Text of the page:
Towards the middle of the 19th century, the glass industry entered a period of intensive development; the end of the century saw the introduction of the first mechanised processes for making glass, backed by a systematic investigation of the physics and chemistry of glass. Hand manufacture and mouth-blowing are only employed today for special products.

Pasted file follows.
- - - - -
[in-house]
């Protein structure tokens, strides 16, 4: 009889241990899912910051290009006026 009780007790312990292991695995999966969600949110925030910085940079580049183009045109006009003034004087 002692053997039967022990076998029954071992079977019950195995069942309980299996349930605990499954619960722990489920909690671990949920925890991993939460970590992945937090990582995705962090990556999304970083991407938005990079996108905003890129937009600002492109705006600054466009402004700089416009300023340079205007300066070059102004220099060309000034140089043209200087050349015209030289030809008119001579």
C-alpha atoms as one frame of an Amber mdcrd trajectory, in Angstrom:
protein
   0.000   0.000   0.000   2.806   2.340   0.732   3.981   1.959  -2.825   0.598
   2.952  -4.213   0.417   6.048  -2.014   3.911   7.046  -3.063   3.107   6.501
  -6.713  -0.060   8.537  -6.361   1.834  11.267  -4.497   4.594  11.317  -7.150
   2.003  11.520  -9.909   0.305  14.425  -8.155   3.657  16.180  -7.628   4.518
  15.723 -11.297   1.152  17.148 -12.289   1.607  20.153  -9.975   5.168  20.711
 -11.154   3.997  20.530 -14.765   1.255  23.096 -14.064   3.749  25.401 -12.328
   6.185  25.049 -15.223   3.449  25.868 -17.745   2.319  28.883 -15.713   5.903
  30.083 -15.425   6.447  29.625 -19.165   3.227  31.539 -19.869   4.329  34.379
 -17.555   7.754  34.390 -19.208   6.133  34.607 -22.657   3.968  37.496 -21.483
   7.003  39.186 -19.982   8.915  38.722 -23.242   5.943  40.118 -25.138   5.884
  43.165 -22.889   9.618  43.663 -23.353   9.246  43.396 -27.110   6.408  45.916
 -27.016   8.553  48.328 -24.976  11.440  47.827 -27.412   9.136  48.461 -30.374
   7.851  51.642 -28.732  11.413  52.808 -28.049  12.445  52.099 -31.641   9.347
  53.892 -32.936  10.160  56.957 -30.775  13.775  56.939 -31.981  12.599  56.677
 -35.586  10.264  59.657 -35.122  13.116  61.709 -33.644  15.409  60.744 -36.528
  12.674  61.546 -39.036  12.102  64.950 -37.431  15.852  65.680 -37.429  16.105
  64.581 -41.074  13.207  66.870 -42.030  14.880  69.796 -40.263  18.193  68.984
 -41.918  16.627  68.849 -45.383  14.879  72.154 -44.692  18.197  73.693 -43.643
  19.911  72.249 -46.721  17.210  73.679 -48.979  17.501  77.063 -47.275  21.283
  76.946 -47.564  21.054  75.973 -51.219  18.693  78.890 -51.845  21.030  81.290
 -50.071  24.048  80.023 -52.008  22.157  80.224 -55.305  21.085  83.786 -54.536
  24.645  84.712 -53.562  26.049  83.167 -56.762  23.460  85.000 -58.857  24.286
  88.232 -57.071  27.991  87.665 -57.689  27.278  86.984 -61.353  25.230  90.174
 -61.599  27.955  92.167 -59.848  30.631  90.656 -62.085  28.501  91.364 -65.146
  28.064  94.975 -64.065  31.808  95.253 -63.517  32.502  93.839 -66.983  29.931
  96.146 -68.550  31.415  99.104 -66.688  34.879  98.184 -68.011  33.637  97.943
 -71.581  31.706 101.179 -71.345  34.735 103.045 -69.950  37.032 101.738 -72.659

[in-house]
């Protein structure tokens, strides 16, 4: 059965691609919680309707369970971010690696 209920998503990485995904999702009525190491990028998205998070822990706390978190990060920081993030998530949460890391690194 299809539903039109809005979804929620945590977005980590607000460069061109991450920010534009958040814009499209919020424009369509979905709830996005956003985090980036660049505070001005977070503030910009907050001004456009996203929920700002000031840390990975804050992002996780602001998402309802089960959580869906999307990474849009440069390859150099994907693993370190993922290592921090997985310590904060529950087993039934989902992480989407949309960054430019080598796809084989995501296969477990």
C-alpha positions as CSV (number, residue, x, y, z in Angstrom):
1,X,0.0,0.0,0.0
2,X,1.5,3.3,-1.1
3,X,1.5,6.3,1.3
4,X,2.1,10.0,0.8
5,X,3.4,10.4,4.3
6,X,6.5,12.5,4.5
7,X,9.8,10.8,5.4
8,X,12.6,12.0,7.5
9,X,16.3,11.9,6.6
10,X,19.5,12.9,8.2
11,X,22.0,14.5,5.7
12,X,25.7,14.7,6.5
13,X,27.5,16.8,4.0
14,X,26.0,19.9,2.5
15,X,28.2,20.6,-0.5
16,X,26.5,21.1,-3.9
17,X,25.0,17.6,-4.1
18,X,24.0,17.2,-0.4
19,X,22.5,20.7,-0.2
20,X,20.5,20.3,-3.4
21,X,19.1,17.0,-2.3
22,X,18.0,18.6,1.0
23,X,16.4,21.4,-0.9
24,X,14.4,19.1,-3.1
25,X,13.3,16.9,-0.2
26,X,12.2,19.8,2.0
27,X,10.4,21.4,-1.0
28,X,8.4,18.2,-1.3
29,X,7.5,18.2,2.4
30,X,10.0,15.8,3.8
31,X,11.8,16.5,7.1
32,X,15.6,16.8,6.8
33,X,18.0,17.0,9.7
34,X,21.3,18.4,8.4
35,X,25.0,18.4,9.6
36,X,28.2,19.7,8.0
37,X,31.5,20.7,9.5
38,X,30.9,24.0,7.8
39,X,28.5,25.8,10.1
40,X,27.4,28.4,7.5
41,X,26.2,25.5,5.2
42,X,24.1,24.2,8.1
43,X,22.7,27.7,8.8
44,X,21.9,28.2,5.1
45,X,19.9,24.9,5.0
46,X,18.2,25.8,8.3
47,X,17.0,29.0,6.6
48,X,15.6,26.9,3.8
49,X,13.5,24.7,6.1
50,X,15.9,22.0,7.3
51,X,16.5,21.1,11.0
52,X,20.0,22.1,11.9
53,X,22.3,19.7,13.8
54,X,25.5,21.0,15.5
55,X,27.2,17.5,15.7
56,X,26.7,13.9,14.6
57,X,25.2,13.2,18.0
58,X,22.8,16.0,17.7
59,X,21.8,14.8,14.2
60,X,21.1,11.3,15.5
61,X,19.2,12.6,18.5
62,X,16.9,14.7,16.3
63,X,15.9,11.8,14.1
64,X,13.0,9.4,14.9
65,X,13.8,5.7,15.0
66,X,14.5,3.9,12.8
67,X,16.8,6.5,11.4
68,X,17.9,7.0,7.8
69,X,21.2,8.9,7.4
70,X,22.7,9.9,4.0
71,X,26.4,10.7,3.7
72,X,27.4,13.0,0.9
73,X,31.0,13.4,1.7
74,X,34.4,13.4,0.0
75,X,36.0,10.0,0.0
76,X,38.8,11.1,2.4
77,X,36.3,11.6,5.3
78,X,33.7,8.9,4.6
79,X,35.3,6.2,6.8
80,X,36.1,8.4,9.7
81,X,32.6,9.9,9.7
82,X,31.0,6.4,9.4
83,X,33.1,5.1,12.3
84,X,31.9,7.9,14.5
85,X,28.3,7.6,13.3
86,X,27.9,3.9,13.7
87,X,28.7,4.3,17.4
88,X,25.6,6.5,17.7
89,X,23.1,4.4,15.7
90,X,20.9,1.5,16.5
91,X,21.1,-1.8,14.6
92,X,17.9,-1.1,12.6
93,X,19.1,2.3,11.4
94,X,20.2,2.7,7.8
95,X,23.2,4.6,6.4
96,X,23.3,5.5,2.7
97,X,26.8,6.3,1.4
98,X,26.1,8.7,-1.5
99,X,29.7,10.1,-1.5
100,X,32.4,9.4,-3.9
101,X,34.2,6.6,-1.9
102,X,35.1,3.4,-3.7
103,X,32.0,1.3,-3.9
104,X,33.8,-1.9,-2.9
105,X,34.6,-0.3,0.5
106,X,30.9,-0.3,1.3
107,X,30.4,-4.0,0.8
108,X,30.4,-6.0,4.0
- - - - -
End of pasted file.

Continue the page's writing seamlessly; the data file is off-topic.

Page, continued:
Brutalist buildings often take a ‘less is more’ approach to glass use. They reject the ubiquitous ‘glass wall’ that was taking over city structures during the middle of the 20th century and instead opt for windows that are either recessed into the surrounding concrete, patterned to complement the intricate outline of the structure itself, or that provide an engaging creative glass contrast which emphasises the building’s shape – for example, the Prentice Women’s Hospital in Chicago, where small circular ‘porthole’ style windows both flatter the round central tower and oppose the hard rectangles of the rest of the building.
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